The paper tries to defend the thesis that it is impossible to decide upon moral issues without any references to the ontology of the world we live in. An illustrative example of the main argumentation line is the choice made by Cypher—a second plan character in the movie Matrix. Cypher decides to betray human rebels fighting against machines for freedom and, as a reward, accepts affluent life in the virtual reality. His choice seems to be superficially reprehensible because of the abandonment of the real world and authentic life. However, one can argue that the dichotomy between the real and virtual world is seeming. By choosing the virtual reality Cypher decided to act in a world which, like the real world, makes it possible to be a moral subject and enables authentic experience. The difference between both the worlds lies in the type of determination limiting any conscious subject. Cypher prefers to live in a world determined by the algorithm of Matrix more than in a world where his behaviour is determined by genes and other biological factors.

Keywords: free will, biological determinism, relativism, semantic anti-realism, ontology of the virtual reality, values in the virtual reality.




Paweł Polak

Faculty of Philosophy of the Pontifical University of John Paul II in Crocow, ul. Kanonicza 9, 31-002 Crocow, Poland.

E-mail: pawel.polak@upjp2.edu.pl





Computational modeling plays an important role in the methodology of contemporary science. The epistemological role of modeling and simulations leads to questions about a possible use of this method in philosophy. Attempts to use some mathematical tools to formulate philosophical concepts trace back to Spinoza and Newton. Newtonian natural philosophy became an example of successful use of mathematical thinking to describe the fundamental level of nature. Newton’s approach has initiated a new scientific field of research in physics and at the same time his system has become a source of new philosophical considerations about physical reality. According to Michael Heller, some physical theories may be treated as the formalizations of philosophical conceptions. Computational modeling may be an extension of this idea; this is what I would like to present in the article. I also consider computational modeling in philosophy as a source of new philosophical metaphors; this idea has been proposed in David J. Bolter’s conception of defining technology. The consideration leads to the following conclusion: In the methodology of philosophy significant changes have been taking place; the new approach do not make traditional methods obsolete, it is rather a new analytical tools for philosophy and a source of inspiring metaphors.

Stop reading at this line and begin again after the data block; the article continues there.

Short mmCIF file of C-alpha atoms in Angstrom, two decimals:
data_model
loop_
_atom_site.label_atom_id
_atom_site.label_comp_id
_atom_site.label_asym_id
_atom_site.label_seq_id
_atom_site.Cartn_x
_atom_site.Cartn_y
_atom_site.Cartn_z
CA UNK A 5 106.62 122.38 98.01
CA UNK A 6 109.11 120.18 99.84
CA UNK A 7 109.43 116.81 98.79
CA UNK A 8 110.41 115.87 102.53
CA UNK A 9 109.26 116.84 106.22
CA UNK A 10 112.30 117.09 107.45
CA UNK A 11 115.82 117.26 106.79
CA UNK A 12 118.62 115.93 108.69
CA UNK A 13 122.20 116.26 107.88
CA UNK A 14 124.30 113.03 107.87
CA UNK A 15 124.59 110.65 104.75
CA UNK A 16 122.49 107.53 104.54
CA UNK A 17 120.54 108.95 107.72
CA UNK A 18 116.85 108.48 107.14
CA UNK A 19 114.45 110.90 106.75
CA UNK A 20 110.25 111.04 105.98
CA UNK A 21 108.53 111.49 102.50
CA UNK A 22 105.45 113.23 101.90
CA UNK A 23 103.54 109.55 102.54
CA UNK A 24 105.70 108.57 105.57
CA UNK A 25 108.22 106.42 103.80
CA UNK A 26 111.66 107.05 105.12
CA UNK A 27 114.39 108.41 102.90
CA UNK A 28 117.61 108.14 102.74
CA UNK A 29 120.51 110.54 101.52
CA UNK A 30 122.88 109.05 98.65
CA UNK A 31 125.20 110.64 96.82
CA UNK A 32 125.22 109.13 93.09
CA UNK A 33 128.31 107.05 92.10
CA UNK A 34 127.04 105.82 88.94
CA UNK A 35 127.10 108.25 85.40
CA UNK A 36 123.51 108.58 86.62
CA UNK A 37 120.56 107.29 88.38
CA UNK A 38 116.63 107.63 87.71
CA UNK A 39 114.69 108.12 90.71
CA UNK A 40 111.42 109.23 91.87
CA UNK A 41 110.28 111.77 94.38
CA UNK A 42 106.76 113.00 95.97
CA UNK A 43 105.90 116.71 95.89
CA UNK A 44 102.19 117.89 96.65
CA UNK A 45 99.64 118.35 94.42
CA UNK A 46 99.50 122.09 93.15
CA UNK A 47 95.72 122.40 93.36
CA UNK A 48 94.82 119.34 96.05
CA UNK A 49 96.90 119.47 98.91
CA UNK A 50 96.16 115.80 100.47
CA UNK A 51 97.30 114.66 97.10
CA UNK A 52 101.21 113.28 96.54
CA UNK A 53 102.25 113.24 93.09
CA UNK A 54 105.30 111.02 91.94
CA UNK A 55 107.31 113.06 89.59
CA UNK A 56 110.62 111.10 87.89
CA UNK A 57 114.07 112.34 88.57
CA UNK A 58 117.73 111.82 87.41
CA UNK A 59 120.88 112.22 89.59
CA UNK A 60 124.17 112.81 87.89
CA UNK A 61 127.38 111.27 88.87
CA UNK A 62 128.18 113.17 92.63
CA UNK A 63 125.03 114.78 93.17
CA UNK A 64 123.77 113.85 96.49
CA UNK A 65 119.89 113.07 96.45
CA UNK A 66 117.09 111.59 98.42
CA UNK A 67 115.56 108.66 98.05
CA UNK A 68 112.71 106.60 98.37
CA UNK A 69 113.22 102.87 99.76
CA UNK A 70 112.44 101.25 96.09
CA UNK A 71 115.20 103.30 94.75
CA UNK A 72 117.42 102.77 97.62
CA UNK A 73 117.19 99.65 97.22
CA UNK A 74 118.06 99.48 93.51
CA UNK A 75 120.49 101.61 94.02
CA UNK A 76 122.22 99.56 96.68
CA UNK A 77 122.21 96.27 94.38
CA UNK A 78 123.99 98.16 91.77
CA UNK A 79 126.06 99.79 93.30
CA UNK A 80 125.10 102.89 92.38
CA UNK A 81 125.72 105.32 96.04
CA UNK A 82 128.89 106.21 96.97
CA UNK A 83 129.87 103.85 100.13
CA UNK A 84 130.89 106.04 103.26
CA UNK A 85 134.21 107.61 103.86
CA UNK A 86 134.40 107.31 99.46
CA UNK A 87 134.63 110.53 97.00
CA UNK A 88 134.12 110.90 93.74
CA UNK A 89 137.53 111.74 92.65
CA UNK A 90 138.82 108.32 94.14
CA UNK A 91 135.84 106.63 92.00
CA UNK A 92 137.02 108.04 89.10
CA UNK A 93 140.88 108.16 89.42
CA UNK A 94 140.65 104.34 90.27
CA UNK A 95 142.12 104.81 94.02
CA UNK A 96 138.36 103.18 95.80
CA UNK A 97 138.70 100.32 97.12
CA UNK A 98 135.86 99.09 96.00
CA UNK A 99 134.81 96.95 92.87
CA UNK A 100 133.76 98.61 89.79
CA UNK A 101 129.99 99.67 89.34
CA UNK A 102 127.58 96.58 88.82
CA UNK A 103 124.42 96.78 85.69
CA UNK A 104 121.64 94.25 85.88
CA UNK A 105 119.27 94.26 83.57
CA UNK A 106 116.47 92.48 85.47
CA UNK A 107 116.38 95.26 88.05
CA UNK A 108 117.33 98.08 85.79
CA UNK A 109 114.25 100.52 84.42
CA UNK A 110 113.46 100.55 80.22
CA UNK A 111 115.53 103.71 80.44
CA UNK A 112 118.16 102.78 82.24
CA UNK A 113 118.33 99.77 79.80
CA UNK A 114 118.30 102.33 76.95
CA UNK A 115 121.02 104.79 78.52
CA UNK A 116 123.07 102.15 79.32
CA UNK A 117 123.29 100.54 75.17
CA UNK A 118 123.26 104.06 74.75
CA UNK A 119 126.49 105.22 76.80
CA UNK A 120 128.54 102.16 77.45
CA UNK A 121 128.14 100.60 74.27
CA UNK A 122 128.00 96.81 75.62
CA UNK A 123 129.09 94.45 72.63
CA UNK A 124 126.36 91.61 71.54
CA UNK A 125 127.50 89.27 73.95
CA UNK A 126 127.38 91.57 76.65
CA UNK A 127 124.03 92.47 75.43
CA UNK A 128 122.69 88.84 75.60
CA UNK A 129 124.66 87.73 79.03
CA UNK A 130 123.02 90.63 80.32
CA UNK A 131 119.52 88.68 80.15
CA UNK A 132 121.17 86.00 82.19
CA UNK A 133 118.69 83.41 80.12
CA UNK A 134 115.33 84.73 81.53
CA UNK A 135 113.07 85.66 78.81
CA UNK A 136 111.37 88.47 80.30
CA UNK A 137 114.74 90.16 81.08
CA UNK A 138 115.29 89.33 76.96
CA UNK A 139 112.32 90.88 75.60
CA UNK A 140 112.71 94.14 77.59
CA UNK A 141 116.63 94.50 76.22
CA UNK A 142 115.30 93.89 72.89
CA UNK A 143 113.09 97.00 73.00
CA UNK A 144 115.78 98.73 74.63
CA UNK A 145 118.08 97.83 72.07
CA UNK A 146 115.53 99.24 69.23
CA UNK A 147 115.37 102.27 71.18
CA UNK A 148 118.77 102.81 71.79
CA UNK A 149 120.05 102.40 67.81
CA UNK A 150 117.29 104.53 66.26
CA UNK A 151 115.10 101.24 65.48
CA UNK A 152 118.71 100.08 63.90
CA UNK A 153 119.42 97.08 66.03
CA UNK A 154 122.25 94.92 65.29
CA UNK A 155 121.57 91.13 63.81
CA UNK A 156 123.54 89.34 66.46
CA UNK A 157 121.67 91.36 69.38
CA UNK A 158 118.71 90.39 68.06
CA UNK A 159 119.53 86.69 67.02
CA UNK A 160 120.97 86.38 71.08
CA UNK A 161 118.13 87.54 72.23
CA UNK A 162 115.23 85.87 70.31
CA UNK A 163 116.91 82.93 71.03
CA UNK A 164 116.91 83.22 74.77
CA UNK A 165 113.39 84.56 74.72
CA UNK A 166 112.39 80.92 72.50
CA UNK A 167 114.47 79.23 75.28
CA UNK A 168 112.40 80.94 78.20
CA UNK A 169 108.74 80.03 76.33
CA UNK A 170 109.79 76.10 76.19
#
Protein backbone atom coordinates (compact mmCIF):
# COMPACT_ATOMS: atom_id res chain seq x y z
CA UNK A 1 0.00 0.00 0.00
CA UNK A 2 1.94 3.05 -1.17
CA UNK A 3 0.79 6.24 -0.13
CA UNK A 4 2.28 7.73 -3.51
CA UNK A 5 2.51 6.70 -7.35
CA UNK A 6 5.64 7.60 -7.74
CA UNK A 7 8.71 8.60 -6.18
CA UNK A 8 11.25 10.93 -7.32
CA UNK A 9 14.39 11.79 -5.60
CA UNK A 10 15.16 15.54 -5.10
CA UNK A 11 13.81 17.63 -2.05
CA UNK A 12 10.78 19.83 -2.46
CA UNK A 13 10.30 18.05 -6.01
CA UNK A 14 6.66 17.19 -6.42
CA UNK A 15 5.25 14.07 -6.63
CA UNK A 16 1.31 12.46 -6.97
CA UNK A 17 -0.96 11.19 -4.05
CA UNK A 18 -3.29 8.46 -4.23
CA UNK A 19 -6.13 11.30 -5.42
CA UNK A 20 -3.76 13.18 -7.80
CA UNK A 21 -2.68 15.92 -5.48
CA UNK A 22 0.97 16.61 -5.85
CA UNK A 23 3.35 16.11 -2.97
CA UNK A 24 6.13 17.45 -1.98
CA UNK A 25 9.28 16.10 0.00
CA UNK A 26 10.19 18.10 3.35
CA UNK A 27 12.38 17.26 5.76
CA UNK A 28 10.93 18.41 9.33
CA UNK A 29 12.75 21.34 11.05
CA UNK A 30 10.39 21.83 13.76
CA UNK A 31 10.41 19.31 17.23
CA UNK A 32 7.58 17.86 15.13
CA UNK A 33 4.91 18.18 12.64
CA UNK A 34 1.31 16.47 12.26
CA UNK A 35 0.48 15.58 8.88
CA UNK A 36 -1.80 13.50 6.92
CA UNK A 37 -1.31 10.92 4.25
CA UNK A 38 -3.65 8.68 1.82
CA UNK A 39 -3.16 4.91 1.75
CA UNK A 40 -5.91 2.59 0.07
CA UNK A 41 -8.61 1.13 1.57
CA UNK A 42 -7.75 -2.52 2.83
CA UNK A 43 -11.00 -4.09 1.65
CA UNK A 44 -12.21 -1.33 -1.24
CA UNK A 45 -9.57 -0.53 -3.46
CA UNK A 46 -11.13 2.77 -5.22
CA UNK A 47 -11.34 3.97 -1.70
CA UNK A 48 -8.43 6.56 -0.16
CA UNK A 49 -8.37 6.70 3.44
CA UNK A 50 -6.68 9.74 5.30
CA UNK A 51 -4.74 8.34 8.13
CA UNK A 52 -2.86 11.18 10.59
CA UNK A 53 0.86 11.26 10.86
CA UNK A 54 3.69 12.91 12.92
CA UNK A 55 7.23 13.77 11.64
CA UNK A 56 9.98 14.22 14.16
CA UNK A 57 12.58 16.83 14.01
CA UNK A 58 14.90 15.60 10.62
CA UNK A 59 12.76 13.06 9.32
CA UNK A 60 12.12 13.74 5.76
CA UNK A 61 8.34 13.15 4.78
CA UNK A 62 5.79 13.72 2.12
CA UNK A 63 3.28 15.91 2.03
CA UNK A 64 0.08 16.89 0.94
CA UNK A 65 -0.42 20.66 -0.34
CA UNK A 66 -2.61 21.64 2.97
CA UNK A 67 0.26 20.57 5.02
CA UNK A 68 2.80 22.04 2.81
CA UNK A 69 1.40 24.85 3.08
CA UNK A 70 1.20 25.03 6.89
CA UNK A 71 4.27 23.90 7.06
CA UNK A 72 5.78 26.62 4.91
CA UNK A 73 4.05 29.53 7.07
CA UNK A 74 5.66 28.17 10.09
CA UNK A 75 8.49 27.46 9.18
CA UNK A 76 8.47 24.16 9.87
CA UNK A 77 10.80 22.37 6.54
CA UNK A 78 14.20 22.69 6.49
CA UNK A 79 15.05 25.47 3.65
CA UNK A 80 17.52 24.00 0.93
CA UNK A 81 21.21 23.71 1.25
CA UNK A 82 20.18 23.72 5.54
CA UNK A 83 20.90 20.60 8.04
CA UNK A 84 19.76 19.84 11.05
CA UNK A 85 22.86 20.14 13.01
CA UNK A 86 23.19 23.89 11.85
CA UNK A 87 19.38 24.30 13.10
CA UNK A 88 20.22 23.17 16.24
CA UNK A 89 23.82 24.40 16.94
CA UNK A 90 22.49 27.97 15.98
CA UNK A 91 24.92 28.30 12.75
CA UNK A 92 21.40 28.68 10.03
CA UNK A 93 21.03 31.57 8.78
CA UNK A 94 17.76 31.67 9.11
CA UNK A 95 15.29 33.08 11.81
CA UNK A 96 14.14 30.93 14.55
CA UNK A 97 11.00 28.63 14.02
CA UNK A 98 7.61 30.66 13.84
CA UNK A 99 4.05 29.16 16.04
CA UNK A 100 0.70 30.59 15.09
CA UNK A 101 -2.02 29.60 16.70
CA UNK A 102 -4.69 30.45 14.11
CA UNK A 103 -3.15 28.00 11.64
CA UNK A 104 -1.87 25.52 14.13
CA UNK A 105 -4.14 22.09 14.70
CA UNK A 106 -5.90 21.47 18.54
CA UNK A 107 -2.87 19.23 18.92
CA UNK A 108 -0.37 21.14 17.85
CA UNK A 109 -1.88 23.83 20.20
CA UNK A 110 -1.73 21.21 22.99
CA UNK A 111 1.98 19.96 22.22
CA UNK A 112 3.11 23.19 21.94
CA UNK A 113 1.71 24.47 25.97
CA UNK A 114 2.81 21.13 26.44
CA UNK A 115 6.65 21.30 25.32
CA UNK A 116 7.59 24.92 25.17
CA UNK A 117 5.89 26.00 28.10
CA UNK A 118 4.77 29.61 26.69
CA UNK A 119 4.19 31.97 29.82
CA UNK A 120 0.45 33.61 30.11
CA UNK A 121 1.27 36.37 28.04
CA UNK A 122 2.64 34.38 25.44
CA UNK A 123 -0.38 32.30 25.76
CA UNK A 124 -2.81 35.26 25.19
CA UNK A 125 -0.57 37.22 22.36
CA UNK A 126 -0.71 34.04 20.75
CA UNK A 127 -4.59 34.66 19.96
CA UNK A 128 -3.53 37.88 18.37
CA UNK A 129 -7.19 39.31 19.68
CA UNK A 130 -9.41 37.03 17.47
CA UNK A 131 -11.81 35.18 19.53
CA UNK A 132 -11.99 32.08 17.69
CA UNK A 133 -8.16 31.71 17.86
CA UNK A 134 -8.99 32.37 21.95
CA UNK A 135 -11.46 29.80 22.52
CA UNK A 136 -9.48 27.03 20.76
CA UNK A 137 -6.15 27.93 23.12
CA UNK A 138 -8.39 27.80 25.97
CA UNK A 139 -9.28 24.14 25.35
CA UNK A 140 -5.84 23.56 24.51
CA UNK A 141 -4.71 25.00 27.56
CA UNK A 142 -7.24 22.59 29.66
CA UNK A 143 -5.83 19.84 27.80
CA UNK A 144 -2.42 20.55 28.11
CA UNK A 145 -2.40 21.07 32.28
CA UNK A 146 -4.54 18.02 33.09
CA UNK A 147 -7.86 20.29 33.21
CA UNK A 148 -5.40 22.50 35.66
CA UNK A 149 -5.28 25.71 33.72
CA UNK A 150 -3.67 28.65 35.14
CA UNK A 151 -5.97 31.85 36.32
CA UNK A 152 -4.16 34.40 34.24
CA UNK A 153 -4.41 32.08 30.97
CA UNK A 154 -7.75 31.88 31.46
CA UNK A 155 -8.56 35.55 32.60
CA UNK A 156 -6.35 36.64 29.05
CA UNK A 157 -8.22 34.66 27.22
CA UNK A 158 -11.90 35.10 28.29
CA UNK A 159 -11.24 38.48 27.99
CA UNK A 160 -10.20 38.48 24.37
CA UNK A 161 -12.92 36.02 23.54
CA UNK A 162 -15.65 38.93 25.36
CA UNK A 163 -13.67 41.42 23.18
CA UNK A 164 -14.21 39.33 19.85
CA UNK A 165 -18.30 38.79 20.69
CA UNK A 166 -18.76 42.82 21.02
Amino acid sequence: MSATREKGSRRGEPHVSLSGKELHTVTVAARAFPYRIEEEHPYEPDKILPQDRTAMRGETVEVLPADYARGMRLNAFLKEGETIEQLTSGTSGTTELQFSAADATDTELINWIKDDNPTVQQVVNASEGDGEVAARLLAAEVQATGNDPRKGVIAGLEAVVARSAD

Keywords: Computational modeling, methodology of philosophy, defining technology.




Paweł Stacewicz

Warsaw University of Technology, Pl. Politechniki 1, 00-661 Warsaw, Poland.

E-mail: p.stacewicz@ans.pw.edu.pl